Book, music and lyrics by Tim Acito; additional book and lyrics by Alexander Dinelaris
Upstairs at the Gatehouse
This is a High School Musical with a difference. Premiered Off-Broadway in 2003, produced in many theatres across the US and staged by students of the RSAMD at the Edinburgh Fringe last year, it had its London premiere last month in this lively production by Joseph C. Walsh which opened to packed houses at the Space in Docklands and has now crossed town to extend its run in north London.
It's a high energy show that offers a skewed mirror image of Grease and all those American film and TV high school stories. Here the lovers are all gay and homosexuality is the norm. It's heterosexual love that 'dare not speak its name.' Add to this the eponymous Zanna (sparkling Mike Shearer), a sort of Cupid-cum-Fairy Queen with a magic love wand that tells him when romance is going wrong and then helps set it right. "I can't make you fall in love," he claims, "just facilitate," but he's a matchmaker none the less. Since this is called 'a musical fairy-tale' - and the pun is definitely intended - he has an assistant in the form of a tweeting Bluebird (Larissa Webb) whose warbling he can understand.
Don't get the idea that this show is sickeningly twee. Camp yes, but it sends up its campness along with everything else, sugaring the very bitter satire at its heart. These youngsters behave exactly like homophobic bigots in reverse, turning their heterophobia on a boy and girl who find themselves attracted to each other. There's a chilling sequence when the tables turn again - but this is a fairy tale so that's only a brief hiatus in the fun and you can be sure of a happy ending that borrows a glittering lost slipper from the Cinderella story that is Zanna's bed-time reading.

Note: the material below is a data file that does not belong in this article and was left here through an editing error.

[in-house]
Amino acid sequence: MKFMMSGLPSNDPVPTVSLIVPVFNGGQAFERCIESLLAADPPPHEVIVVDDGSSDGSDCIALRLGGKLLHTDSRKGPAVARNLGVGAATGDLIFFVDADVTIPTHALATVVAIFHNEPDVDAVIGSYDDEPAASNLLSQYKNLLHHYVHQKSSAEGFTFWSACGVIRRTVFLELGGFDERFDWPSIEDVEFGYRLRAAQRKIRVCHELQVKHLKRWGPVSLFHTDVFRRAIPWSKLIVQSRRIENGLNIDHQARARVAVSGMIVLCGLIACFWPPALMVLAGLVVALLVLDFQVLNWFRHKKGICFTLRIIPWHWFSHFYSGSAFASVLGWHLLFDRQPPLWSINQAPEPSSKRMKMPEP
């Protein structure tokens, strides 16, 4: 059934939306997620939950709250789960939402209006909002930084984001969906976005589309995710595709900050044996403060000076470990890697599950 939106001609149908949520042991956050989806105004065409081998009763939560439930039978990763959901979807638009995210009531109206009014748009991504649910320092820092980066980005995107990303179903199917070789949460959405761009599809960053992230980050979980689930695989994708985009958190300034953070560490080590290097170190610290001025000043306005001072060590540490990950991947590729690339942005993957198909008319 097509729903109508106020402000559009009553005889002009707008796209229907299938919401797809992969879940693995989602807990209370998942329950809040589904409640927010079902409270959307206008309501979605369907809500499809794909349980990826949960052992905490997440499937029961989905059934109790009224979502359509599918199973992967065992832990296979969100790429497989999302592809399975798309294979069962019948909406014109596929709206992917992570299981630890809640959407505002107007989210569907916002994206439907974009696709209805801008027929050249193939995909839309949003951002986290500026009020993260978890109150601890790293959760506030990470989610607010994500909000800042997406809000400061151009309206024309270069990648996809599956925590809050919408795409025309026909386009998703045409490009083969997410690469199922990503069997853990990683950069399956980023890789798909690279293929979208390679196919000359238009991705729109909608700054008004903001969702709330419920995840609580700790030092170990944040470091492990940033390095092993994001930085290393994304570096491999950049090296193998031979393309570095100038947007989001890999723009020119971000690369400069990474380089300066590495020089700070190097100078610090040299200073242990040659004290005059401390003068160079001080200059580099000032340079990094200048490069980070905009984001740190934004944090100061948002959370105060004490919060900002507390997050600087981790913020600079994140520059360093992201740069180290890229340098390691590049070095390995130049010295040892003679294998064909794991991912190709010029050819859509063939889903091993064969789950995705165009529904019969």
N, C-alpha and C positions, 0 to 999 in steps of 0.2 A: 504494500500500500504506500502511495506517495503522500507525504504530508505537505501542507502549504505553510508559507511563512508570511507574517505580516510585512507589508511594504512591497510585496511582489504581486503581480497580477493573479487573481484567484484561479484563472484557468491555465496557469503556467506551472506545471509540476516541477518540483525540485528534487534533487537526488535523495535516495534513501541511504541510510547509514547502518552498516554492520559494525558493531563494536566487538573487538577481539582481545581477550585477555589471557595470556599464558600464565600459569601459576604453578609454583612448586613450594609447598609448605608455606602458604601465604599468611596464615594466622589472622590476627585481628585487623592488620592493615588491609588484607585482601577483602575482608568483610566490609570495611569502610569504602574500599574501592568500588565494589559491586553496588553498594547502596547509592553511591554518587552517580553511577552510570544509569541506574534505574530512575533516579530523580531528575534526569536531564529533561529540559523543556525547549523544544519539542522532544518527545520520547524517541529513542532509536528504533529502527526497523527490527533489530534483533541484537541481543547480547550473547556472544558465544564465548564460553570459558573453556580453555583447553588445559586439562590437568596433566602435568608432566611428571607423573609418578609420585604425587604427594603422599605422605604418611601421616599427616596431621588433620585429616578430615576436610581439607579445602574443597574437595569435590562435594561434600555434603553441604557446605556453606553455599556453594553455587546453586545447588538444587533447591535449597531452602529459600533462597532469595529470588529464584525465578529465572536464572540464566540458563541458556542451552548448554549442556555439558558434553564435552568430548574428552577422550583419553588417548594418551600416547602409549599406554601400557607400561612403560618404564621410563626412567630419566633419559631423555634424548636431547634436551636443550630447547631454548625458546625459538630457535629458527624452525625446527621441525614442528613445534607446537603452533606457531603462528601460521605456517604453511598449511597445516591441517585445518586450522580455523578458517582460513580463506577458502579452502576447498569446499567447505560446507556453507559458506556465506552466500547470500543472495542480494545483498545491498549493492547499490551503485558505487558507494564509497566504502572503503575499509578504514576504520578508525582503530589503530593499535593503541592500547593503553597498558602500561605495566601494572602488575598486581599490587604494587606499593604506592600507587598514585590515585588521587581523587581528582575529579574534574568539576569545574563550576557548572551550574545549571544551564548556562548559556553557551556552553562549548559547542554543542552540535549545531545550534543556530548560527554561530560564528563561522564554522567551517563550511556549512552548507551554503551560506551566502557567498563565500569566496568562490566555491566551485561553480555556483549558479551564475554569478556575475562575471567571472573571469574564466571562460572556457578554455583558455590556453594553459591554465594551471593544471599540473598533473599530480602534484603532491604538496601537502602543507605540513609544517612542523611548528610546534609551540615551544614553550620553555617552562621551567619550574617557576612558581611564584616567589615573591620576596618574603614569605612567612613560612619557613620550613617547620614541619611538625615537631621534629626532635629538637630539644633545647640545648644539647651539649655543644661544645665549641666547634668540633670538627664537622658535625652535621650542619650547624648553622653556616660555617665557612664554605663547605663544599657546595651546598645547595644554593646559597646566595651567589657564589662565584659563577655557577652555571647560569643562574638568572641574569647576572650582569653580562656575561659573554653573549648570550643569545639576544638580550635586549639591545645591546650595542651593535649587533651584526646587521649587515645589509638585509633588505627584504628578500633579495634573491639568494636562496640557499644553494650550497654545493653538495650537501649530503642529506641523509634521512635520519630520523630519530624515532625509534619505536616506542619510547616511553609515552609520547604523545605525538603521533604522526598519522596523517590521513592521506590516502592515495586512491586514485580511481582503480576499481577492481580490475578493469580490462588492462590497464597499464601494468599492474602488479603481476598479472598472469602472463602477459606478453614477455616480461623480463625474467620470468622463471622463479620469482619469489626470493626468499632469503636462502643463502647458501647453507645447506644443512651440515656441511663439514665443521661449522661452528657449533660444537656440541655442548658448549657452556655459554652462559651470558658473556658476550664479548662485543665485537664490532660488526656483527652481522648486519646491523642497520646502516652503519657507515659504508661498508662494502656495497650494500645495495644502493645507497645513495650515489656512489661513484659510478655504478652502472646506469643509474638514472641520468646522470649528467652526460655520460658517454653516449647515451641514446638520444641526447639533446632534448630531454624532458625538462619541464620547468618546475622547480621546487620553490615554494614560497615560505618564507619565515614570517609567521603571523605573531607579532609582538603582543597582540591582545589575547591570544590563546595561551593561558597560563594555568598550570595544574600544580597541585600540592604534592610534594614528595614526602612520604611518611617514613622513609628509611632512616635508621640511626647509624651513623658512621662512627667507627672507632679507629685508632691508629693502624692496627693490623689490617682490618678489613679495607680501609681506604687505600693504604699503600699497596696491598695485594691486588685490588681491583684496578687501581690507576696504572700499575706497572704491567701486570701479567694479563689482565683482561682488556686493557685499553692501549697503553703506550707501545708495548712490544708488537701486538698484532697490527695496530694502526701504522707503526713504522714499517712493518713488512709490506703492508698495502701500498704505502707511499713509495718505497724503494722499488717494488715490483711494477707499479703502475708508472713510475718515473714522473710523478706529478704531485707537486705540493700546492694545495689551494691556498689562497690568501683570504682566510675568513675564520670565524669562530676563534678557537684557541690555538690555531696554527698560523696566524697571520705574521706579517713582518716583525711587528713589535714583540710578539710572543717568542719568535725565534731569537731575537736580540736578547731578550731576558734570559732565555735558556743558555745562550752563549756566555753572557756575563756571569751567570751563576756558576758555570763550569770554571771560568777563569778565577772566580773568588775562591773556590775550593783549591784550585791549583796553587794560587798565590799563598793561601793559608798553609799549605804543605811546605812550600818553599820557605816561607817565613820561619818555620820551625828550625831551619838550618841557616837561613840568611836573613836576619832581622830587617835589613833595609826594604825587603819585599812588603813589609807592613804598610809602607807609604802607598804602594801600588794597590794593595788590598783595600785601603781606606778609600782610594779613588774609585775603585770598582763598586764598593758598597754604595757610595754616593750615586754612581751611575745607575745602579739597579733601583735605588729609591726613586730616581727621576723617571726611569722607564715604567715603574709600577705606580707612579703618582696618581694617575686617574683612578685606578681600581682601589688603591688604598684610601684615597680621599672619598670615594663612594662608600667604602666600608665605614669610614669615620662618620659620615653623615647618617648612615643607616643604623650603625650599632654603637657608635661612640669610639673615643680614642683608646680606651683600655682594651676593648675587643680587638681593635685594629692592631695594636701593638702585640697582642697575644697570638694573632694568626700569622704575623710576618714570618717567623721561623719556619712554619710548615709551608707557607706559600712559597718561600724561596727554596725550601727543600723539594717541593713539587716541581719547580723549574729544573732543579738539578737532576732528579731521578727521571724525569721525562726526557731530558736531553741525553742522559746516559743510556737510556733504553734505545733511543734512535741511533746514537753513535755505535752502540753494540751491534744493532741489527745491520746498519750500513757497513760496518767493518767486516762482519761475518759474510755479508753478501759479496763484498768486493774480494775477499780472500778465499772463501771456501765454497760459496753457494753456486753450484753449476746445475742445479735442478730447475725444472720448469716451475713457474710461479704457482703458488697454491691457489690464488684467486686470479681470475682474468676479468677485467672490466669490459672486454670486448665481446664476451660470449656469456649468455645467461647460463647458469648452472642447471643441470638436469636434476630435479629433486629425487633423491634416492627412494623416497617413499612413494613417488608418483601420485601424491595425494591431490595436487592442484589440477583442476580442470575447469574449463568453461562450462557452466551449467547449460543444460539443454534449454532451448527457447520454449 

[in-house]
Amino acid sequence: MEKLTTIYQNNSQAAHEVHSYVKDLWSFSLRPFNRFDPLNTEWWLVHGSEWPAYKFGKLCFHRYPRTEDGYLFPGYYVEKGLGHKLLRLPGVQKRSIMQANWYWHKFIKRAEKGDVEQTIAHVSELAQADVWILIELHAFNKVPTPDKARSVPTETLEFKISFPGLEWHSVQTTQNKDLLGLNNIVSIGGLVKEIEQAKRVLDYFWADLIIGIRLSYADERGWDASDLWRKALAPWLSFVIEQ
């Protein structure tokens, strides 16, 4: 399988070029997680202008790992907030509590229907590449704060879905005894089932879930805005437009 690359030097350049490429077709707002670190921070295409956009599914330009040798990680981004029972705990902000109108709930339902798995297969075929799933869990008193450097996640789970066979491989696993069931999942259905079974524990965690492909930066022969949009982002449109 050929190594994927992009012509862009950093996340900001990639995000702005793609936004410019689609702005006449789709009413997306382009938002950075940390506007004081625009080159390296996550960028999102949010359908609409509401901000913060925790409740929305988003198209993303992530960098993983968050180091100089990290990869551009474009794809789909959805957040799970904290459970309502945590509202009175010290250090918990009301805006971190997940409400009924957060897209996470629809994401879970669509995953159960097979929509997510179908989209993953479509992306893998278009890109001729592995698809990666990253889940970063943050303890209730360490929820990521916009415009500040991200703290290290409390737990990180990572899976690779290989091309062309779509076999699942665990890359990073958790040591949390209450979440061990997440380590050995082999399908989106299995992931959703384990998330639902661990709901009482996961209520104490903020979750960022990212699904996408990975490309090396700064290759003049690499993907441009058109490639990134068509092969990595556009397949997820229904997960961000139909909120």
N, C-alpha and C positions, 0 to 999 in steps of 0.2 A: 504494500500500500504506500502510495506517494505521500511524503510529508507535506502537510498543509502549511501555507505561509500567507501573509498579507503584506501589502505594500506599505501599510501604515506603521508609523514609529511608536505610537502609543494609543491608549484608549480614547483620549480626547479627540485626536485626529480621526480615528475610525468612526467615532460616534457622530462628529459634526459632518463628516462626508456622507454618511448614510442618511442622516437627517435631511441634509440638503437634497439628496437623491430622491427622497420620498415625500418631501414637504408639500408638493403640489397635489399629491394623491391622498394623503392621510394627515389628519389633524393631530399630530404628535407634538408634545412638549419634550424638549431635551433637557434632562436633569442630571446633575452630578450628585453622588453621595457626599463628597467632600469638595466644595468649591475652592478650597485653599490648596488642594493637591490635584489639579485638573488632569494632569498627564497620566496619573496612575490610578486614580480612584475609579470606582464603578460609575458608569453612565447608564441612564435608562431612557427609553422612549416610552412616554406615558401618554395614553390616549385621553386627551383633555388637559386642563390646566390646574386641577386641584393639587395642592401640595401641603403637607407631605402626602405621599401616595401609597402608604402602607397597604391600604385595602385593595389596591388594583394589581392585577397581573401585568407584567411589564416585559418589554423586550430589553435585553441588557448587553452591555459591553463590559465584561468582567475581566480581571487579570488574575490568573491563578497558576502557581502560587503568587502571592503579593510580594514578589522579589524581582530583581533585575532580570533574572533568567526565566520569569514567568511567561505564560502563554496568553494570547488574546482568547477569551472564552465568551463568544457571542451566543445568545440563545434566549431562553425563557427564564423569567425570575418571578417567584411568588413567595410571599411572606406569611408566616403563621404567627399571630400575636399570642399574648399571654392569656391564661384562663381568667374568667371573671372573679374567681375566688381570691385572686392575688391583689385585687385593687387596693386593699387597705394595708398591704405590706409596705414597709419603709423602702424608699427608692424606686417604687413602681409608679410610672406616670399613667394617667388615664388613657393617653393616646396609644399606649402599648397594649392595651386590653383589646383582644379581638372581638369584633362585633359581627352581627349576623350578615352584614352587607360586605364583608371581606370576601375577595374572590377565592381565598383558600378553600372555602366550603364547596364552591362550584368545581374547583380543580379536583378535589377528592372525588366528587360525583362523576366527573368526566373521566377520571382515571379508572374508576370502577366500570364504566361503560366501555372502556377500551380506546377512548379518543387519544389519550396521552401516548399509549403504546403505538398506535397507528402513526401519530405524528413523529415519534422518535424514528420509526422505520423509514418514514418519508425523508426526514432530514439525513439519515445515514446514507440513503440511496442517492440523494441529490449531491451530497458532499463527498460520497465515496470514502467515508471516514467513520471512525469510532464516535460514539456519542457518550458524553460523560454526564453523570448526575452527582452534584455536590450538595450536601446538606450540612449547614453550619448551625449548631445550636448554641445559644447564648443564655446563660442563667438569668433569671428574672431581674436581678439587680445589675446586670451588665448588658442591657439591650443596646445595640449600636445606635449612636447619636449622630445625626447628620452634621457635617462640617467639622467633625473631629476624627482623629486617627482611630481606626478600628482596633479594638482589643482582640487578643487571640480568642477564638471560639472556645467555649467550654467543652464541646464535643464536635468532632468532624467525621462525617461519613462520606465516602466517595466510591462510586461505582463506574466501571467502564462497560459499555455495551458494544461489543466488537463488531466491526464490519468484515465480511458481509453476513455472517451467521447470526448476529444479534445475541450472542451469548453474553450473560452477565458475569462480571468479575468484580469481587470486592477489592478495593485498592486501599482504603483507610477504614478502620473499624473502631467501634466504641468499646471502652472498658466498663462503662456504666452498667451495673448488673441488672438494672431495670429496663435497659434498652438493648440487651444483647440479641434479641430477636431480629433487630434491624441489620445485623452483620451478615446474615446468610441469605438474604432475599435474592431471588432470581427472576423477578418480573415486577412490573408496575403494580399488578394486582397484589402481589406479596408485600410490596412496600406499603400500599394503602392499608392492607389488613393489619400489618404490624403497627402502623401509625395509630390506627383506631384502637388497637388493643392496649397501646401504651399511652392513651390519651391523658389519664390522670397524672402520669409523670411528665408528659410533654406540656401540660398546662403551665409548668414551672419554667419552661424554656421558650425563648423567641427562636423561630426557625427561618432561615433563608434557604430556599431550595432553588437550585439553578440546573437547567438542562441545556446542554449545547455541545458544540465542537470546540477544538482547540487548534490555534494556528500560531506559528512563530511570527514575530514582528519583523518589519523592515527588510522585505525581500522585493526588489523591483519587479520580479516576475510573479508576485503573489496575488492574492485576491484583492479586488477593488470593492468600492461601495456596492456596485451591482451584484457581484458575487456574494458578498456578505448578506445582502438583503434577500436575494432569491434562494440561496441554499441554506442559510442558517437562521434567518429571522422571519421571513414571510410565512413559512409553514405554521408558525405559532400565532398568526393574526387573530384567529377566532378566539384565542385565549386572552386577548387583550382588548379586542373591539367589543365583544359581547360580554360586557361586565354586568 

As we progress through the year from its beginning to the final prom ball the underlying anti-prejudice message is a very broad one, but this isn't an acutely political show and its targets are the clichés of homophobia. In its reversals it's the chess champion for whom the cheer-leaders wave their pom poms and it's a given that quarterback Steve, the school's football captain will be in the school musical.
That musical, a show within the show, risks a daring innovation: a boy meets girl story where to general horror they find they are attracted to each other. That casting sparks off repercussions. Mike Cotton and Kate Malyon are particularly engaging as the hetero pair and Michael Stacey and feisty Bonny Hurst equally strong as their same sex partners who try a cross-gender kiss but find it quite repulsive. Lyndsey Orr gets all nasty as the biggest bigot, William Jay Cassidy and Josh Belli make an endearingly oddly-matched gay couple and Gemma Nichols and Justine Marie Mead a female pair with Nadeem Crowe's school DJ Tank introducing the show and having a touching number with Zanna before the upbeat finale.
There are twenty catchy numbers that carry the story and choreographer Philip Scott keeps things almost continuously on the move, including a speeded-up hoedown, a take on ultra-butch military training squads and a delightful number on bouncing space hoppers. The whole cast give all they've got. I defy you not to like it, though that doesn't mean its perfect. A kiddie picture book at teen-age bed-time just seems awkward and, though these are strong singers and the whole cast is miked (is that really necessary, especially in this smallish venue?), they often have to compete with the volume of the band. It is a struggle to catch some of the lively lyrics and they deserve to be heard. None the less, this company of all-rounders give out so much energy that they carry you with them.
At Upstairs at the Gatehouse until 5th July, 2009